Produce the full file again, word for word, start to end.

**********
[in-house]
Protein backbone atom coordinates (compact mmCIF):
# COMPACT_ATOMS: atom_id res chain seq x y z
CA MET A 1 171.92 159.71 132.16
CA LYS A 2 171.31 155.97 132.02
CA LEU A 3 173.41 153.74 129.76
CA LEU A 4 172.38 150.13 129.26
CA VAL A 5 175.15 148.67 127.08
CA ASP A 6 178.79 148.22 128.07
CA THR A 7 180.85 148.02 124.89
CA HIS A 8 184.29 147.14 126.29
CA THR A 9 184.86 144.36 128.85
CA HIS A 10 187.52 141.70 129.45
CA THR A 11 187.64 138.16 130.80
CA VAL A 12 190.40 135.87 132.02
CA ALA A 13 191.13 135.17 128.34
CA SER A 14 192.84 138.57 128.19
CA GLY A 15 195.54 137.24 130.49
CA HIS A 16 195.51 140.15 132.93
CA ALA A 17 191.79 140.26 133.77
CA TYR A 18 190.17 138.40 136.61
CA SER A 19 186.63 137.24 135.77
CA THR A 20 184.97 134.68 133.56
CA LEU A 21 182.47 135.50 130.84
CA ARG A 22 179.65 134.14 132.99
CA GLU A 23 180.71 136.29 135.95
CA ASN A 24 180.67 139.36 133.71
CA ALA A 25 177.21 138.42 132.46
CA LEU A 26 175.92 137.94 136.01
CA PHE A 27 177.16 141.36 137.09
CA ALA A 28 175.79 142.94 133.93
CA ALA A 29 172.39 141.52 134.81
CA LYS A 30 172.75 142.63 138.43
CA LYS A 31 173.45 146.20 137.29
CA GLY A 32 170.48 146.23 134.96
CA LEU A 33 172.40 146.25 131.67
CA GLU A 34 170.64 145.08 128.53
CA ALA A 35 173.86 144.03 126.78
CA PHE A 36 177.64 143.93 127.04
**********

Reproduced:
[in-house]
Protein backbone atom coordinates (compact mmCIF):
# COMPACT_ATOMS: atom_id res chain seq x y z
CA MET A 1 171.92 159.71 132.16
CA LYS A 2 171.31 155.97 132.02
CA LEU A 3 173.41 153.74 129.76
CA LEU A 4 172.38 150.13 129.26
CA VAL A 5 175.15 148.67 127.08
CA ASP A 6 178.79 148.22 128.07
CA THR A 7 180.85 148.02 124.89
CA HIS A 8 184.29 147.14 126.29
CA THR A 9 184.86 144.36 128.85
CA HIS A 10 187.52 141.70 129.45
CA THR A 11 187.64 138.16 130.80
CA VAL A 12 190.40 135.87 132.02
CA ALA A 13 191.13 135.17 128.34
CA SER A 14 192.84 138.57 128.19
CA GLY A 15 195.54 137.24 130.49
CA HIS A 16 195.51 140.15 132.93
CA ALA A 17 191.79 140.26 133.77
CA TYR A 18 190.17 138.40 136.61
CA SER A 19 186.63 137.24 135.77
CA THR A 20 184.97 134.68 133.56
CA LEU A 21 182.47 135.50 130.84
CA ARG A 22 179.65 134.14 132.99
CA GLU A 23 180.71 136.29 135.95
CA ASN A 24 180.67 139.36 133.71
CA ALA A 25 177.21 138.42 132.46
CA LEU A 26 175.92 137.94 136.01
CA PHE A 27 177.16 141.36 137.09
CA ALA A 28 175.79 142.94 133.93
CA ALA A 29 172.39 141.52 134.81
CA LYS A 30 172.75 142.63 138.43
CA LYS A 31 173.45 146.20 137.29
CA GLY A 32 170.48 146.23 134.96
CA LEU A 33 172.40 146.25 131.67
CA GLU A 34 170.64 145.08 128.53
CA ALA A 35 173.86 144.03 126.78
CA PHE A 36 177.64 143.93 127.04